The sport utility vehicle has become an acronym, but the SUV category's name is questionable. What does sport have to do with shopping in Walmart or waiting in a traffic jam? As for the utility, is my Honda Civic not of use, capable of performing several different functions? And the category itself is splitting up, like an amoeba, into two major subcategories, car SUVs and truck SUVs. Each contains still-finer divisions, ranging from mini (Nissan Kicks) to extended length (Lincoln Navigator).
No matter, the acronym has stuck, demand is still growing, and sales are padding automakers' earnings worldwide. It further reinforces Kenneth Boulding's 47-year-old definition of a driver as a "knight with the mobility of the aristocrat," the envy of the peasants who go on foot. Today's SUV driver, however, looks down not on pedestrians but on paupers in mere cars.
In 2000, the average U.S. car SUV was nearly 15 percent heavier than a car, and by 2020 the difference had shrunk to only about 6 percent. But most of this reduction reflects the intervening gain in average car mass (up by about 6 percent, compared with a 2 percent reduction for the average SUV).
The production-weighted annual carbon footprint of all domestic and imported SUVs has improved by an impressive 33 percent since its worst year, in 1995, but in 2019 the average U.S. car SUV still emitted annually about 15 percent more CO2 than a car. There are few features that add more to your automotive carbon footprint than the sheer weight you carry around.
The additional SUVs on the road by 2040 could offset the carbon savings from more than 100 million electric vehicles.
In the wider world, the average SUV emits 25 percent more carbon than the average car, and there were some 250 million SUVs on the road in 2020. That's several times more than enough to wipe out any decarbonization gains that came from the 10 million-odd electric cars. In recent years, SUVs have been the second highest cause of rising carbon-dioxide emissions, behind electricity generation and ahead of heavy industry, trucking, and aviation. If this trend continues, the additional SUVs on the road by 2040 could offset the carbon savings from more than 100 million electric vehicles.
The United States started the trend. SUVs took up 1.8 percent of the U.S. light-vehicle market in 1975, rising to 5.1 percent a decade later and to 18.9 percent by 2000. The financial crisis of 2008 induced only a small dip and by 2010 SUVs made up nearly 30 percent of all sales and reached half of the market in 2020.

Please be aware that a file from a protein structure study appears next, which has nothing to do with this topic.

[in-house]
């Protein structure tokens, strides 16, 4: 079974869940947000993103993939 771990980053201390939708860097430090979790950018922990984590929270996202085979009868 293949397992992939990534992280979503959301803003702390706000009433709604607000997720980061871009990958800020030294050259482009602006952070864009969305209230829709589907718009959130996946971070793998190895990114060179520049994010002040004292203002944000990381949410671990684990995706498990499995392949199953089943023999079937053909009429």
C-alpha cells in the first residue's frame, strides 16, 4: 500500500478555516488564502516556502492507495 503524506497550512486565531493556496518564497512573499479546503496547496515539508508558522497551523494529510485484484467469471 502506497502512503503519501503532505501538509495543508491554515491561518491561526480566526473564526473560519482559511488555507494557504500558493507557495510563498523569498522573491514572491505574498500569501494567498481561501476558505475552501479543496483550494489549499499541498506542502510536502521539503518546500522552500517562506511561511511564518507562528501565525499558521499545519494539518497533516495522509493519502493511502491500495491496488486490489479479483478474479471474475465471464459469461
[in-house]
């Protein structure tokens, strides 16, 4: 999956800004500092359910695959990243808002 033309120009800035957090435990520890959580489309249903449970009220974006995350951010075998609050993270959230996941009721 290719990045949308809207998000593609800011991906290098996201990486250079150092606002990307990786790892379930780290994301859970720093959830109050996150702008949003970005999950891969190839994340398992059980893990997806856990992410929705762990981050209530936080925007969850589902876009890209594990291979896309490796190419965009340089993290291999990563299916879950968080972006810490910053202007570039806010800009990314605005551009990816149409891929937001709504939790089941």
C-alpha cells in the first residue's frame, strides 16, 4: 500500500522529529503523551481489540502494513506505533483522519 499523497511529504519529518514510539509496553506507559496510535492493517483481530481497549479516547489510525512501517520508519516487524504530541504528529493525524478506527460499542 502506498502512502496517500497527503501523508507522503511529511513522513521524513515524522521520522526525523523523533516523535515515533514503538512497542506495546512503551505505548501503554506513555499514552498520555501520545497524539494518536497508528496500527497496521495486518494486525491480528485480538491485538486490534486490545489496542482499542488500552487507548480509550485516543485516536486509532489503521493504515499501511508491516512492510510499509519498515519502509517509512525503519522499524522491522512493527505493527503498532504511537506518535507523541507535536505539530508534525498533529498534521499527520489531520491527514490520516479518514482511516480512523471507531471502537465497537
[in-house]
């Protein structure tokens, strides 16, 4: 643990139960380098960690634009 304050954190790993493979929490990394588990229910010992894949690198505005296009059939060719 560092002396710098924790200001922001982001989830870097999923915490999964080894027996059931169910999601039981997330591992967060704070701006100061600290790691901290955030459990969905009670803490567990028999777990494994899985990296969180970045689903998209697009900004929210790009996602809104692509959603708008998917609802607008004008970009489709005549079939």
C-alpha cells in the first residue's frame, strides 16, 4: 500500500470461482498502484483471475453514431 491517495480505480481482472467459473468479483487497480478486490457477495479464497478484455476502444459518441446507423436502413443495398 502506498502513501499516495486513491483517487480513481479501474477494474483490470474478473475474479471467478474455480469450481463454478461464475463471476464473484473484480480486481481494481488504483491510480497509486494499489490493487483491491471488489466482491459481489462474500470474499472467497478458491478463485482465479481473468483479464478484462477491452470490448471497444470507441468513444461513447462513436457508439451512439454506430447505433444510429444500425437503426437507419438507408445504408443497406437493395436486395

Europe, too, has set aside its former disdain for large U.S. models, and in 2019 SUVs made up 38 percent of new vehicle sales there. A lot of those SUVs have diesel engines, and as Volkswagen's much-publicized emissions scandal has made clear, "clean" is not the right adjective to describe those machines. In China, SUVs are more popular still, accounting for a bit more than 40 percent of new vehicles sold in 2019.
Again, Boulding's memorable conclusion comes to mind: "Once having tasted the delights of a society in which almost everyone can be a knight, it is hard to go back to being peasants," he wrote, in Science magazine, back in 1974. And now that SUVs offer an even taller steed, ever fewer would-be knights can resist them, and the peasant category has now shifted, even in China, to the owners of ordinary cars. Hence the green-minded bureaucrats in Beijing and Brussels will find it hard to pry SUV steering wheels from drivers' hands and will have to resort to mandatory electrification of these addictive, oversize machines.
This article appears in the September 2021 print issue as "SUVs Ascendant."
Vaclav Smil writes Numbers Don't Lie, IEEE Spectrum's column devoted to the quantitative analysis of the material world. Smil does interdisciplinary research focused primarily on energy, technical innovation, environmental and population change, food and nutrition and on historical aspects of these developments. He has published 40 books and nearly 500 papers on these topics. He is a Distinguished Professor Emeritus at the University of Manitoba and a Fellow of the Royal Society of Canada (Science Academy). In 2010 he was named by Foreign Policy as one of the top 100 global thinkers, in 2013 he was appointed as a Member of the Order of Canada, and in 2015 he received OPEC Award for research on energy. He has also worked as a consultant for many US, EU and international institutions, has been an invited speaker in more than 400 conferences and workshops and has lectured at many universities in the North America, Europe and Asia (particularly in Japan).